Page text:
yhat = ee.fit_predict(X_train)```

Once identified, the outliers can be removed from the training dataset as we did in the prior example.

Tying this together, the complete example of identifying and removing outliers from the housing dataset using the elliptical envelope (minimum covariant determinant) method is listed below.

```# evaluate model performance with outliers removed using elliptical envelope
from sklearn.model_selection import train_test_split
from sklearn.linear_model import LinearRegression
from sklearn.covariance import EllipticEnvelope
from sklearn.metrics import mean_absolute_error
url = 'https://raw.githubusercontent.com/jbrownlee/Datasets/master/housing.csv'
# retrieve the array
data = df.values
# split into input and output elements
X, y = data[:, :-1], data[:, -1]
# split into train and test sets
X_train, X_test, y_train, y_test = train_test_split(X, y, test_size=0.33, random_state=1)
# summarize the shape of the training dataset
print(X_train.shape, y_train.shape)
# identify outliers in the training dataset
ee = EllipticEnvelope(contamination=0.01)
yhat = ee.fit_predict(X_train)
# select all rows that are not outliers
# summarize the shape of the updated training dataset
print(X_train.shape, y_train.shape)
# fit the model
model = LinearRegression()
model.fit(X_train, y_train)
# evaluate the model
yhat = model.predict(X_test)
# evaluate predictions
mae = mean_absolute_error(y_test, yhat)
print('MAE: %.3f' % mae)```

Running the example fits and evaluates the model, then reports the MAE.

Your specific results may differ given the stochastic nature of the learning algorithm, the evaluation procedure, and/or differences in precision across systems. Try running the example a few times.

In this case, we can see that the elliptical envelope method identified and removed only 4 outliers, resulting in a drop in MAE from 3.417 with the baseline to 3.388.

```(339, 13) (339,)
(335, 13) (335,)
MAE: 3.388```

### Local Outlier Factor

A simple approach to identifying outliers is to locate those examples that are far from the other examples in the feature space.

This can work well for feature spaces with low dimensionality (few features), although it can become less reliable as the number of features is increased, referred to as the curse of dimensionality.

The local outlier factor, or LOF for short, is a technique that attempts to harness the idea of nearest neighbors for outlier detection. Each example is assigned a scoring of how isolated or how likely it is to be outliers based on the size of its local neighborhood. Those examples with the largest score are more likely to be outliers.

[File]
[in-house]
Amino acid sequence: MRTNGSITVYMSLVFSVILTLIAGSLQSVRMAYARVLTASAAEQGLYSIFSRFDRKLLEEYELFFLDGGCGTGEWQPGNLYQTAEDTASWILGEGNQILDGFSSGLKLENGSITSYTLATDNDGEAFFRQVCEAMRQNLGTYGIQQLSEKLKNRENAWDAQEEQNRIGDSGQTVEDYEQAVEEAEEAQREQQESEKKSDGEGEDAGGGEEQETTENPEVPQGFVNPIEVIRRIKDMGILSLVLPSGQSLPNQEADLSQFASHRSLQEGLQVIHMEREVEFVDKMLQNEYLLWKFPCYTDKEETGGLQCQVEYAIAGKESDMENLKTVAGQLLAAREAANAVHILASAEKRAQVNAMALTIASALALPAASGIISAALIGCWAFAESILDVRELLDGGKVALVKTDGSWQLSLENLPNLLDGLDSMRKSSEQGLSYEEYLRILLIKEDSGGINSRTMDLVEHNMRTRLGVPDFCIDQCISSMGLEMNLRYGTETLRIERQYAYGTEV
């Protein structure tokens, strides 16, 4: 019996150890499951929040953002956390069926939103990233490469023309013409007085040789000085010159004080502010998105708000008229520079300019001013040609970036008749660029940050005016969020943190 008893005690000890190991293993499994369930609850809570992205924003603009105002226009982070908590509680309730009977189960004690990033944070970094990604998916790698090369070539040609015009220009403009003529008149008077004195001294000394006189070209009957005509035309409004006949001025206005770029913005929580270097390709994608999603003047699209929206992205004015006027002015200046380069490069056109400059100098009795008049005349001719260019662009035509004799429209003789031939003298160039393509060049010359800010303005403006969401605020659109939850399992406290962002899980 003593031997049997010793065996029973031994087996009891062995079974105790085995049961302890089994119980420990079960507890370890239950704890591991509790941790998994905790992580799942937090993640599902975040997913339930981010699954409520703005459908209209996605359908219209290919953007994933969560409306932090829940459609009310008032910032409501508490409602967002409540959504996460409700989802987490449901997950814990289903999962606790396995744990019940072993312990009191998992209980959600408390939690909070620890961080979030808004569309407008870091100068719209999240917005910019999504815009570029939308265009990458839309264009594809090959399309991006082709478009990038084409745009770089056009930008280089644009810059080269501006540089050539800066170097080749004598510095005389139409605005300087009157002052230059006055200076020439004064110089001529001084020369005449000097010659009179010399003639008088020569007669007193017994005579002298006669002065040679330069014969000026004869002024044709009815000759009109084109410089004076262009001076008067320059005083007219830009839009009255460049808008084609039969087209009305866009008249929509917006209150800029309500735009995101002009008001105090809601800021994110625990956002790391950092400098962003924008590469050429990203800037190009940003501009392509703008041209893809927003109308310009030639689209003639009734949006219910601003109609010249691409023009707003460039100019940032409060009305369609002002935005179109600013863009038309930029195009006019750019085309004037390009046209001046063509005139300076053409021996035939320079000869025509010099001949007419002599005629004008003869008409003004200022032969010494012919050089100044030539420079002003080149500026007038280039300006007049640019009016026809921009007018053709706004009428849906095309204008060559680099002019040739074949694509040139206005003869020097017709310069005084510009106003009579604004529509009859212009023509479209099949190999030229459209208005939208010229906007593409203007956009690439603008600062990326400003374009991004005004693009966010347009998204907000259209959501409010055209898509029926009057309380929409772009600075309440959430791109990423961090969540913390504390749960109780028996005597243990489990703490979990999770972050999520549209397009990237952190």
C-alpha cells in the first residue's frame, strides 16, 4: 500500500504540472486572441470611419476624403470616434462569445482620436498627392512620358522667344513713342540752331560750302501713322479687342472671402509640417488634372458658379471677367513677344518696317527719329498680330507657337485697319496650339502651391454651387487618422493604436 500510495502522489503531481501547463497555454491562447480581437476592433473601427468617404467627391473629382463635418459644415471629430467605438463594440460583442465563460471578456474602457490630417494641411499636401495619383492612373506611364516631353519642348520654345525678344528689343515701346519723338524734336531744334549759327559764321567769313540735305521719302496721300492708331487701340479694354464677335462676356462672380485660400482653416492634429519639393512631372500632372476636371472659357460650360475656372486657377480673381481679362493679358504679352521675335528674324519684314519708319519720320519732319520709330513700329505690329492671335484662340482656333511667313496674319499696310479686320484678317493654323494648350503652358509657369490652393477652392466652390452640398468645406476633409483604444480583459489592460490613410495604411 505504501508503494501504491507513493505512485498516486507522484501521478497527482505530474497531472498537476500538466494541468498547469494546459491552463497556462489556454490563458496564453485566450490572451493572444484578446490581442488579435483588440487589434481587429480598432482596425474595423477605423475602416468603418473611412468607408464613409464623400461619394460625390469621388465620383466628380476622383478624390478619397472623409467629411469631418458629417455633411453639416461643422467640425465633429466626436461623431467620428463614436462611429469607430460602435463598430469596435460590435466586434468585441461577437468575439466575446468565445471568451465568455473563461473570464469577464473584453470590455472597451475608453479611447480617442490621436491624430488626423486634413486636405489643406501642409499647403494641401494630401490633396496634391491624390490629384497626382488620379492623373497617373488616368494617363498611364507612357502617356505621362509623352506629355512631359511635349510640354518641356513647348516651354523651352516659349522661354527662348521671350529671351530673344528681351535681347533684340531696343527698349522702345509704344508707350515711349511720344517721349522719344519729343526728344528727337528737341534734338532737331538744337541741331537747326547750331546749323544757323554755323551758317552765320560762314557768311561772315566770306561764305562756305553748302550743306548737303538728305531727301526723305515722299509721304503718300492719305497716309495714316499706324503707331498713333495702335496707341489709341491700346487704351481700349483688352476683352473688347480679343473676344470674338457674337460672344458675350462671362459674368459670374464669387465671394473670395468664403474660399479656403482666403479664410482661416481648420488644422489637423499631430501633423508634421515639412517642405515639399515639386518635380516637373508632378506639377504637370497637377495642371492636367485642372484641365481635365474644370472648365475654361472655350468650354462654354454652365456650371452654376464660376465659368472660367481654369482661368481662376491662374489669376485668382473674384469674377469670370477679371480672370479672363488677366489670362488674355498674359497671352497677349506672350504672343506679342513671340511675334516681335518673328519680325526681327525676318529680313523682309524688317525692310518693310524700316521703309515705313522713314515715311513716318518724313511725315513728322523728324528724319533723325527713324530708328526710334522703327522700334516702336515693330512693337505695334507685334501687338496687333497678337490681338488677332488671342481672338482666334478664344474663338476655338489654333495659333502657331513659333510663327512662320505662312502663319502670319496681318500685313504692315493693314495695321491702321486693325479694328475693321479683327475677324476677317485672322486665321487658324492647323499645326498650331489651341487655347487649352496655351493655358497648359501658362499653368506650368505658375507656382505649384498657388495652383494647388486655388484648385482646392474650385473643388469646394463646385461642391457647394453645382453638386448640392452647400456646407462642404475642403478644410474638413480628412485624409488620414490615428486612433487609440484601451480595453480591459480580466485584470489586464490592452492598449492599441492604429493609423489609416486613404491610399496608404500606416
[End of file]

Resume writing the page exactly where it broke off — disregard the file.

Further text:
We introduce a local outlier (LOF) for each object in the dataset, indicating its degree of outlier-ness.

The scikit-learn library provides an implementation of this approach in the LocalOutlierFactor class.

The model provides the “contamination” argument, that is the expected percentage of outliers in the dataset, be indicated and defaults to 0.1.

```...
# identify outliers in the training dataset
lof = LocalOutlierFactor()
yhat = lof.fit_predict(X_train)```

Tying this together, the complete example of identifying and removing outliers from the housing dataset using the local outlier factor method is listed below.

```# evaluate model performance with outliers removed using local outlier factor
from sklearn.model_selection import train_test_split
from sklearn.linear_model import LinearRegression
from sklearn.neighbors import LocalOutlierFactor
from sklearn.metrics import mean_absolute_error
url = 'https://raw.githubusercontent.com/jbrownlee/Datasets/master/housing.csv'
# retrieve the array
data = df.values
# split into input and output elements
X, y = data[:, :-1], data[:, -1]
# split into train and test sets
X_train, X_test, y_train, y_test = train_test_split(X, y, test_size=0.33, random_state=1)
# summarize the shape of the training dataset
print(X_train.shape, y_train.shape)
# identify outliers in the training dataset
lof = LocalOutlierFactor()
yhat = lof.fit_predict(X_train)
# select all rows that are not outliers
# summarize the shape of the updated training dataset
print(X_train.shape, y_train.shape)
# fit the model
model = LinearRegression()
model.fit(X_train, y_train)
# evaluate the model
yhat = model.predict(X_test)
# evaluate predictions
mae = mean_absolute_error(y_test, yhat)
print('MAE: %.3f' % mae)```